Jeremy Corbyn is a socialist, a trade unionist, a communist, a Marxist, a Leninist, a Stalinist, a sexist, a racist and a cyclist. Jeremy Corbyn’s cabinet appointments show his terrible lack of judgment, and have brought politics into disrepute. There are too many men, not enough women, the wrong distribution of women, too many lefties, too many people who set fire to hotel curtains ten years ago, not enough experience, too many divisions, not enough ethnic minorities, not enough working class disabled lesbian transgenderpeople, not enough [**add more here. Midgets/dwarves? Cancer survivors? Possibly link to Madeline McCann somehow**]

Jeremy Corbyn is utterly inept at evading journalists’ questions. He is disturbingly incapable of the obfuscation, on-message repetition and trite focus-grouped sound bite shite required for his profession. He struggles to give the same answer over and over again, and his reluctance to trade in facile clichés is deeply troubling.

Jeremy Corbyn’s toxicity is so potent that even the tiniest exposure to his face on TV will pollute your children forever. Jeremy Corbyn will come into your house, Jeremy Corbyn will eat your crisps, Jeremy Corbyn will do a dump in your toilet without flushing, and use up all the toilet roll without buying any more.

We respect Jeremy Corbyn’s mandate and congratulate him on his victory. It is a remarkable achievement, and we will do everything in our power to undermine it. We are on your side. We are all in it together. We support hard working families. We want a Britain for the strivers, not the shirkers, in which work always etc etc. Something about curtains in the morning. A Britain where those with the broadest shoulders bear the something something. A Britain based on some other things that initially sound good but on closer inspection turn out to be vacuous. A Britain dominated by English values, although the other UK nations do make quite nice holiday destinations. A Britain whose sense of its own importance in the world is vastly overinflated. A Britain that is truly Great again.

We did not extort public funds through parliamentary expenses. We did not deregulate the banks, or bail them out with billions of made up government money when they crashed. We did not defend the right of bankers to continue receiving lavish bonuses. We did not try to tax pasties or caravans, nor did we hastily change those plans in the face of popular opposition.

We did not exaggerate the case for war, or contribute to death and destruction in distant lands through the questionable deployment of our armed forces. We did not refuse asylum to people fleeing foreign conflicts, some of which we did not help to start. We did not turn a blind eye to widespread child sexual abuse. We did not allow the police to cover up the avoidable deaths of 96 football fans. We do not keep pushing for ever more privatisation of the NHS. We have not sold off major public assets to people who were already rich. We have not invited state run companies from other countries to operate our railways at a profit.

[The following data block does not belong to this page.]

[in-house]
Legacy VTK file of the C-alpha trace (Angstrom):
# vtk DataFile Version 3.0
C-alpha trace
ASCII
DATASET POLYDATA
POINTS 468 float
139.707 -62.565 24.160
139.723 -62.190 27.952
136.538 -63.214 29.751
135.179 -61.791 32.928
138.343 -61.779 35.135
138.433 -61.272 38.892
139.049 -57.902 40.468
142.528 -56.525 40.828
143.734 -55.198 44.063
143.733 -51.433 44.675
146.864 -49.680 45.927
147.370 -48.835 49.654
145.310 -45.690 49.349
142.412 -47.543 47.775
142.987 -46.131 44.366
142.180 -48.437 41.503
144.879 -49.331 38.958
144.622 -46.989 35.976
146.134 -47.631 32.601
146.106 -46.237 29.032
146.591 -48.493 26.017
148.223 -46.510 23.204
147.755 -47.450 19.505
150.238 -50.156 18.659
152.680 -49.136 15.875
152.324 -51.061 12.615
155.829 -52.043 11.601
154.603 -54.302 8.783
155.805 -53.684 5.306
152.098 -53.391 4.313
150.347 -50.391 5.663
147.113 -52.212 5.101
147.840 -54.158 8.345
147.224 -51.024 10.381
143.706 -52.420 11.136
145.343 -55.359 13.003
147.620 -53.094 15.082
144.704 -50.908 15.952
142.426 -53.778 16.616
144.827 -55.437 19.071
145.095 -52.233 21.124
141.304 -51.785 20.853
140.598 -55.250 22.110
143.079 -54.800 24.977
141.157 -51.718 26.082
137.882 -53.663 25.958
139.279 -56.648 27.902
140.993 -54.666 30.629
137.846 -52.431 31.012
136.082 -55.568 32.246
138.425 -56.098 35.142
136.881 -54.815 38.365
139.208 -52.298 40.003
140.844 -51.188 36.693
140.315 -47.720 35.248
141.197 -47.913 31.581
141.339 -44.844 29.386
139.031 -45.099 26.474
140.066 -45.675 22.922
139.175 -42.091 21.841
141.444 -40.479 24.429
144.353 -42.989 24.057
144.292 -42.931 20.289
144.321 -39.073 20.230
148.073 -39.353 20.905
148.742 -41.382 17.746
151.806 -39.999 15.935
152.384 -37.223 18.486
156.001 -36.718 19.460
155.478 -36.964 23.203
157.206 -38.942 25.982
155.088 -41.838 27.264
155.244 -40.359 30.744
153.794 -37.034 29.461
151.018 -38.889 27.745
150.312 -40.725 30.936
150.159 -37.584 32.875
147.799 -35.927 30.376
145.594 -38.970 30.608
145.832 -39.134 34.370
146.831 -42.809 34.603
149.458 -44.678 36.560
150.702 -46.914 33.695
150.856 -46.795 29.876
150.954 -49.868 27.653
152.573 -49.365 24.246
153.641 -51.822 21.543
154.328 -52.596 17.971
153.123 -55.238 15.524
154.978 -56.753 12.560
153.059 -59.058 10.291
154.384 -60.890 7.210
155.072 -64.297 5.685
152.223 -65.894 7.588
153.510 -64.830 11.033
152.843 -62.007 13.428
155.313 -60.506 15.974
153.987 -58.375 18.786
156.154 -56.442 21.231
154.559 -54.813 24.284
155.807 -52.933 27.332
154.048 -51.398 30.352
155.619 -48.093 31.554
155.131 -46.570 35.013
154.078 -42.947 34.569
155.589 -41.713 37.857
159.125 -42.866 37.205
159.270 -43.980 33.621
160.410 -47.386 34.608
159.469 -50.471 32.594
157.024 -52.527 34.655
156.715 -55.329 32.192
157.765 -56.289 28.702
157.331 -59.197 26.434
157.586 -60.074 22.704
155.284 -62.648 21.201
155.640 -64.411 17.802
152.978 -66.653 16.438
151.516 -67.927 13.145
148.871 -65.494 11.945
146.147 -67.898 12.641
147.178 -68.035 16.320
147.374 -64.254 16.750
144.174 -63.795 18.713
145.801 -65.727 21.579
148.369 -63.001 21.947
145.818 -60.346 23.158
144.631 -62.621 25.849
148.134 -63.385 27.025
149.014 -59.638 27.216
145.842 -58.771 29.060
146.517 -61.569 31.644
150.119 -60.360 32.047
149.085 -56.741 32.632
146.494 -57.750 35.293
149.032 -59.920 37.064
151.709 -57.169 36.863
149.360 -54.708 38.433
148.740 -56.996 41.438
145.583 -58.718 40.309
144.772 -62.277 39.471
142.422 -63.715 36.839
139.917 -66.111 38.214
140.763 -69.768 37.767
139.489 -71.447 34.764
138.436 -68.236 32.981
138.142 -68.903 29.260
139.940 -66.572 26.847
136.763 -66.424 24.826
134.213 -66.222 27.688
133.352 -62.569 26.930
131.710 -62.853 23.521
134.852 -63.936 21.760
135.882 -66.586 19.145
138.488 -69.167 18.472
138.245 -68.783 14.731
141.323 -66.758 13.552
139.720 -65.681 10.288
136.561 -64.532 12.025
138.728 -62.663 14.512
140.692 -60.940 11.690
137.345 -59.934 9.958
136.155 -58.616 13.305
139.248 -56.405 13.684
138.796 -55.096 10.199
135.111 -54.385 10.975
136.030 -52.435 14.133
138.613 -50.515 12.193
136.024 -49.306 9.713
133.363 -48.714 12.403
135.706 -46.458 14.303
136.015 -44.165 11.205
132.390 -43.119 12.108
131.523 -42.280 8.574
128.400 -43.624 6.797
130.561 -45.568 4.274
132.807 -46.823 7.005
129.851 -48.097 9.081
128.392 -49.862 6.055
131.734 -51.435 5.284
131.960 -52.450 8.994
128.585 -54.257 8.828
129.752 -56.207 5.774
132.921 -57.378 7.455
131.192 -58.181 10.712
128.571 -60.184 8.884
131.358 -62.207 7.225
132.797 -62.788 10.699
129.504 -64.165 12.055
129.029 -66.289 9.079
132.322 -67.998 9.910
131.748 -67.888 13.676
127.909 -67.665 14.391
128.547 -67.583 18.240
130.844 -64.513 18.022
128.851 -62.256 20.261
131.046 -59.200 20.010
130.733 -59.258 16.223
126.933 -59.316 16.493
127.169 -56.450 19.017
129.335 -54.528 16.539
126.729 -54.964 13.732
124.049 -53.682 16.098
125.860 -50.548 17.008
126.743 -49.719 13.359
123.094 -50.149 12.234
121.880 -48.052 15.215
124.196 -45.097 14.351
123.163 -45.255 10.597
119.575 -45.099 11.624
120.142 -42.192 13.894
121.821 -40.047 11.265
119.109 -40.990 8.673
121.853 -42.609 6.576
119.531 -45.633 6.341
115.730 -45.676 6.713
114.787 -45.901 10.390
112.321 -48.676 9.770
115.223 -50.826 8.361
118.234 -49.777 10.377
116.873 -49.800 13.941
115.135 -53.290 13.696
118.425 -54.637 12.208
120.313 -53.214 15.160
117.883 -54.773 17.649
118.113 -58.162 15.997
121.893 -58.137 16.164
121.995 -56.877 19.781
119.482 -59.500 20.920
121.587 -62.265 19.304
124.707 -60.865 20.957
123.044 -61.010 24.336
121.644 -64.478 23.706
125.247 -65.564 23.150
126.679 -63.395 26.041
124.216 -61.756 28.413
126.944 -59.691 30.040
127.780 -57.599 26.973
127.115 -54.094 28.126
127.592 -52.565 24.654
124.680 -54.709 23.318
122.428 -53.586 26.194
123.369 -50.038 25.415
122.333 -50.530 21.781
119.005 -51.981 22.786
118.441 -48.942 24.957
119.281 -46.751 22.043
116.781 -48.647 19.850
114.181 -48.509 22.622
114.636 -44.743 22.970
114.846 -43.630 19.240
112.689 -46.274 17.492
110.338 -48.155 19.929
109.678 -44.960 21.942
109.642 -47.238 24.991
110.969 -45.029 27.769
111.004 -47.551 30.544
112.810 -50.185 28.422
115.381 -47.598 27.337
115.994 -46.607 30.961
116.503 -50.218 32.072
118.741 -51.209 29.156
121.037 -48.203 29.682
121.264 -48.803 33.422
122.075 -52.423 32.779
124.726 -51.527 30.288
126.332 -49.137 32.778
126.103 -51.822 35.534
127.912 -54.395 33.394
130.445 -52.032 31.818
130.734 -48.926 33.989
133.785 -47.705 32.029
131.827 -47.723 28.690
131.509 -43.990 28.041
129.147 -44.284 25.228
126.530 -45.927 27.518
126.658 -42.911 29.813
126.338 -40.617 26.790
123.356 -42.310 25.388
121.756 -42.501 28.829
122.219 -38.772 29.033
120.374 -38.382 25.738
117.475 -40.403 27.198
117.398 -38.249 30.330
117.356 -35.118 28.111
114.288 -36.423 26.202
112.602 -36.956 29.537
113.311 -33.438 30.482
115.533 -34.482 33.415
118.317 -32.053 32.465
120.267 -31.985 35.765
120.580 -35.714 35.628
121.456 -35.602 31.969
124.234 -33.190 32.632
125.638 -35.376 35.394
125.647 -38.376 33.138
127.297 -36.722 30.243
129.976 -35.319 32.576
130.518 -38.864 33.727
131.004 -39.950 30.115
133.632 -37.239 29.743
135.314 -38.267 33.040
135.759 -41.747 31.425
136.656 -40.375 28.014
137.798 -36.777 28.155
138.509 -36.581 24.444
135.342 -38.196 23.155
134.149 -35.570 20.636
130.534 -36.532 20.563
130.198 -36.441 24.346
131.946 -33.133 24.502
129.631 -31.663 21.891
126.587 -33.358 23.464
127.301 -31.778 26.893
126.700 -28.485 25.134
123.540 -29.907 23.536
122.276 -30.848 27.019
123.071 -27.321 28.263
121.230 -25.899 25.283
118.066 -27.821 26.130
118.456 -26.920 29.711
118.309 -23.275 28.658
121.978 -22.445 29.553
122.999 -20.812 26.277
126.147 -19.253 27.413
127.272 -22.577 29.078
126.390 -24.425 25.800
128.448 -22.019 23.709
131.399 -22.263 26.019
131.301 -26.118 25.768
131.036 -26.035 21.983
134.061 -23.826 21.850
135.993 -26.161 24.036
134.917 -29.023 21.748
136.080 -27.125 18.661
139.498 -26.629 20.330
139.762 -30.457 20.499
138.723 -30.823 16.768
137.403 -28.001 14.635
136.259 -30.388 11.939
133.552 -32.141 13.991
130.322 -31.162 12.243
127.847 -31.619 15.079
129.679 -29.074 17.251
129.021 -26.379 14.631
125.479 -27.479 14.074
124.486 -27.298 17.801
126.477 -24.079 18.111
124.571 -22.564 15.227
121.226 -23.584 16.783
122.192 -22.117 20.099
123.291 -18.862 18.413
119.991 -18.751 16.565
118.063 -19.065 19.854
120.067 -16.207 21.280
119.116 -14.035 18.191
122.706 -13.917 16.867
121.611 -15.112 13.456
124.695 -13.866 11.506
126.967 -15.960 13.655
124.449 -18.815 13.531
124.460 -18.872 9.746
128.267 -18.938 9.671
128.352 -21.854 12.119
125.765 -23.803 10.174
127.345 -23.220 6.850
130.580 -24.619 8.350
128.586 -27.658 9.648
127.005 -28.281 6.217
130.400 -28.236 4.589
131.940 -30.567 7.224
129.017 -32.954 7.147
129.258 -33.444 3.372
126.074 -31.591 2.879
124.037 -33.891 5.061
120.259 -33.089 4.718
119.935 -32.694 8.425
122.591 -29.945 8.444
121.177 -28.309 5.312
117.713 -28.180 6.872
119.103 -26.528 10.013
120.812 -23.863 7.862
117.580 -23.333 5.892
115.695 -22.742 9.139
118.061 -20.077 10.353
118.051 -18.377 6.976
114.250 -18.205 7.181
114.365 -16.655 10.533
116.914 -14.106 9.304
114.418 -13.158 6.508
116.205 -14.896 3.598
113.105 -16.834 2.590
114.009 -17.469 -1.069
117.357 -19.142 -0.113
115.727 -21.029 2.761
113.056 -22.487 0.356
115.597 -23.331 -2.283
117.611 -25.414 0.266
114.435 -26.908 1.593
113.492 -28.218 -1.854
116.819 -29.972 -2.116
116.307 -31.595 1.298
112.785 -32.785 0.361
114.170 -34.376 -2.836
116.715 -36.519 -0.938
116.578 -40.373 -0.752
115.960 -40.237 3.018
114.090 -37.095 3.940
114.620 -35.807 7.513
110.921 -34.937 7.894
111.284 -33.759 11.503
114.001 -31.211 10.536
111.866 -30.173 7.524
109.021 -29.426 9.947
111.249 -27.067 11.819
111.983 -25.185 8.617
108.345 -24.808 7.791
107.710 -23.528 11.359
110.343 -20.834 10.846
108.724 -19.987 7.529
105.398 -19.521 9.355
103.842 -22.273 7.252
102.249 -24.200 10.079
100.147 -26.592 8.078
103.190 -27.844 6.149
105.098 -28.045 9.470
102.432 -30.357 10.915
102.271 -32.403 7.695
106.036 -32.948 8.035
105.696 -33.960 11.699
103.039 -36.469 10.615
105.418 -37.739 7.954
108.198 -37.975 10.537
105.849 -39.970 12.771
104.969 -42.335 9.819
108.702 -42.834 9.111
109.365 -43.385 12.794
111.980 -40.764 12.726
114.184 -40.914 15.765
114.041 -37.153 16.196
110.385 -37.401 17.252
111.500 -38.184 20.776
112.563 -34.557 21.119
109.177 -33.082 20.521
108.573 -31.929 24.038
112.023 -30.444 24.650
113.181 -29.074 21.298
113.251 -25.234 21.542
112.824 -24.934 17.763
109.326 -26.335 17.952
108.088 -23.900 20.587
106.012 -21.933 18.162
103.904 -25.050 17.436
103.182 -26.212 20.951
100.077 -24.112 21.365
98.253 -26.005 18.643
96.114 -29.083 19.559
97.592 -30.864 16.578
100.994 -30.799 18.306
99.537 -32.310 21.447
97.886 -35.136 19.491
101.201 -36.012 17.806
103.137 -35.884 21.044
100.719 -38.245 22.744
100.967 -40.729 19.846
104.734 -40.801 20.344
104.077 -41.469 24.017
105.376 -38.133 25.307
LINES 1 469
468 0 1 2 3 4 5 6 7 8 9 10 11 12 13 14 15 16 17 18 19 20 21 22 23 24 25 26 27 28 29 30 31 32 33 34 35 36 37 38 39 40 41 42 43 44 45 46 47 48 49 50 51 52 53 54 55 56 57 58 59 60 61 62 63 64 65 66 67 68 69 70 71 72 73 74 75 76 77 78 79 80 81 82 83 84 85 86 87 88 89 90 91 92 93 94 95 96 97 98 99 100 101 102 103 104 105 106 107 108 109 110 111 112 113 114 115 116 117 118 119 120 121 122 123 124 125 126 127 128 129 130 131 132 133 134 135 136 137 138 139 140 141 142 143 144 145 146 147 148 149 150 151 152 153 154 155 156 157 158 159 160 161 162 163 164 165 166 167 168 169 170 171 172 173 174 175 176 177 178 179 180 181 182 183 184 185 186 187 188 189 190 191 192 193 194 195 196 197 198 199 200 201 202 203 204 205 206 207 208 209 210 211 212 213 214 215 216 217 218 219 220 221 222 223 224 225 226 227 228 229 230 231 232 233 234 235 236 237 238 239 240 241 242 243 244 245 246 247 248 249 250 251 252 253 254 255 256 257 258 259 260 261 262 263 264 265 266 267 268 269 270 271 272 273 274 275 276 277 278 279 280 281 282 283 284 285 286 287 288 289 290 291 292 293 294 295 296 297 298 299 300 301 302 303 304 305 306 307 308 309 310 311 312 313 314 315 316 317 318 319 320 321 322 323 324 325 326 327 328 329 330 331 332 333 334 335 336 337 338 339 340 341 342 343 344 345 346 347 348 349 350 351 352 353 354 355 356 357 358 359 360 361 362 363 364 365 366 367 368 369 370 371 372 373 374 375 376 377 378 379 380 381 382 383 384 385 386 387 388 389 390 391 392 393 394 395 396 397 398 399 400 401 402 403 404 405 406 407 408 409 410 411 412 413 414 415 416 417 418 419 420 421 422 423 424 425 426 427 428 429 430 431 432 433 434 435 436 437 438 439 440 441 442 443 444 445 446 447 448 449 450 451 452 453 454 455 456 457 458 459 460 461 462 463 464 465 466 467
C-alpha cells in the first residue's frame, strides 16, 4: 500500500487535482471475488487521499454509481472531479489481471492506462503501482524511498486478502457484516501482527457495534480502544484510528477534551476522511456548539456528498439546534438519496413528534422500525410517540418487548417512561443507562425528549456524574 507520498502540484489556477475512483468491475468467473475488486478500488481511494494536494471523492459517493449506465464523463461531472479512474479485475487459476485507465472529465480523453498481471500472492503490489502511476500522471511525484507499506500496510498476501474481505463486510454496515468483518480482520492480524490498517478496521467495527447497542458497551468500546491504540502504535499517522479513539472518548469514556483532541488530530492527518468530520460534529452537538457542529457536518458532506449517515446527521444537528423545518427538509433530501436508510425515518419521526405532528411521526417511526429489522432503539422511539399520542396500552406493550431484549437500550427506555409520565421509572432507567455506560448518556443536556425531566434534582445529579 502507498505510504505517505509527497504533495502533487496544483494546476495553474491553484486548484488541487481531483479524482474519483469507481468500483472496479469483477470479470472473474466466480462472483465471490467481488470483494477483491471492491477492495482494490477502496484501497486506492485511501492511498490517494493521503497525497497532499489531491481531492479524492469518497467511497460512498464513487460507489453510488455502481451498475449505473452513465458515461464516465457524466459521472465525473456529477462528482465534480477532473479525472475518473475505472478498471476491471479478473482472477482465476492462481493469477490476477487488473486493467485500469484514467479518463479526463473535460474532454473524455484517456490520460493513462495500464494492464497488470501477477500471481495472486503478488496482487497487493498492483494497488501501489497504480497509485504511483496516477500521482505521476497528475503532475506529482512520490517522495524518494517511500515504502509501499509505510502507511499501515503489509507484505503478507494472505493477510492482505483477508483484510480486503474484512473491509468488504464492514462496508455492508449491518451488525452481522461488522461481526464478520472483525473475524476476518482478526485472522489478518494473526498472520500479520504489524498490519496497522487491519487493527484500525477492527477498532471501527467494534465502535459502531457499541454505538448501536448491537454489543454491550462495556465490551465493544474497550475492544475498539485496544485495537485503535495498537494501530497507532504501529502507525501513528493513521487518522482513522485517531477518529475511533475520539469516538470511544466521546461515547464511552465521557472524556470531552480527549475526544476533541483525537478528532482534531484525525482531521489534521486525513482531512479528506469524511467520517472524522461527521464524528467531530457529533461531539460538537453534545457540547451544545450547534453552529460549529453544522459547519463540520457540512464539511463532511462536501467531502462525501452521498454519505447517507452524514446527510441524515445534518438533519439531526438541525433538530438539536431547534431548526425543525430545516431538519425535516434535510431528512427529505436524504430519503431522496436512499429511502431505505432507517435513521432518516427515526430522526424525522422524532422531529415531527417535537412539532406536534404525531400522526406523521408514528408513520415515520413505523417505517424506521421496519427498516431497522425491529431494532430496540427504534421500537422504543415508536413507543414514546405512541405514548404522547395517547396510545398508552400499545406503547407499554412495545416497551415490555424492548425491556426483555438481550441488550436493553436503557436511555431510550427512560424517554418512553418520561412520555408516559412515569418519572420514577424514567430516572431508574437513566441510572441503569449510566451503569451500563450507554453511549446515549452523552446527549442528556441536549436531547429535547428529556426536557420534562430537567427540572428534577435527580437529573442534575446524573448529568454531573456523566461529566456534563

We have not persisted with an outmoded, unrepresentative electoral system. We have not allowed tax avoidance to continue on a massive scale. We have not presided over increasing poverty, inequality, the use of food banks and widespread public disillusionment with mainstream politics. We did not appoint a cabinet mostly made up of millionaires to oversee massive cuts in services for poor people. We did not appoint profit-making companies to reduce the benefits bill by inaccurately assessing disabled people’s fitness to work, and these assessments have not led to any deaths. We did not introduce tuition fees for higher education, and by not doing this we have not left many young people with crippling debts.

We did not claim public funds for a duck house, or for pornography. We did not award peerages to tax exiles. We did not take drugs or use prostitutes. We do not have a leader with a face that looks a bit like an oversalted ham, and he did not put his genitals inside the mouth of a dead pig [**CHECK – have photos emerged yet, what do they show?**]. We do not have a boss with a shrivelled punched-up raisin head whose journalists did not bribe police or hack the phones of murdered children.

Jeremy Corbyn wants to go back to old ideas from the mid 1970s, which no-one will vote for because they are ridiculous idealistic garbage which no-one will vote for. We have fresh new exciting modern ideas, developed by Thatcher in the late 1970s, and by Blair in the 1990s, which have led to untold prosperity and joy for the country. Jeremy Corbyn’s ideas can bring only despair and a return to the three day week. Jeremy Corbyn is made up of too many molecules, his name has too many syllables, his initials are blasphemous, and he’s so old and out of touch he probably doesn’t even realise that Zayn Malik has left One Direction, if he’s even heard of them, which he probably hasn’t.

We congratulate Jeremy Corbyn on his overwhelming victory, and wish him all the best in his new role. [outro music: Things Can Only Get Better by D:Ream]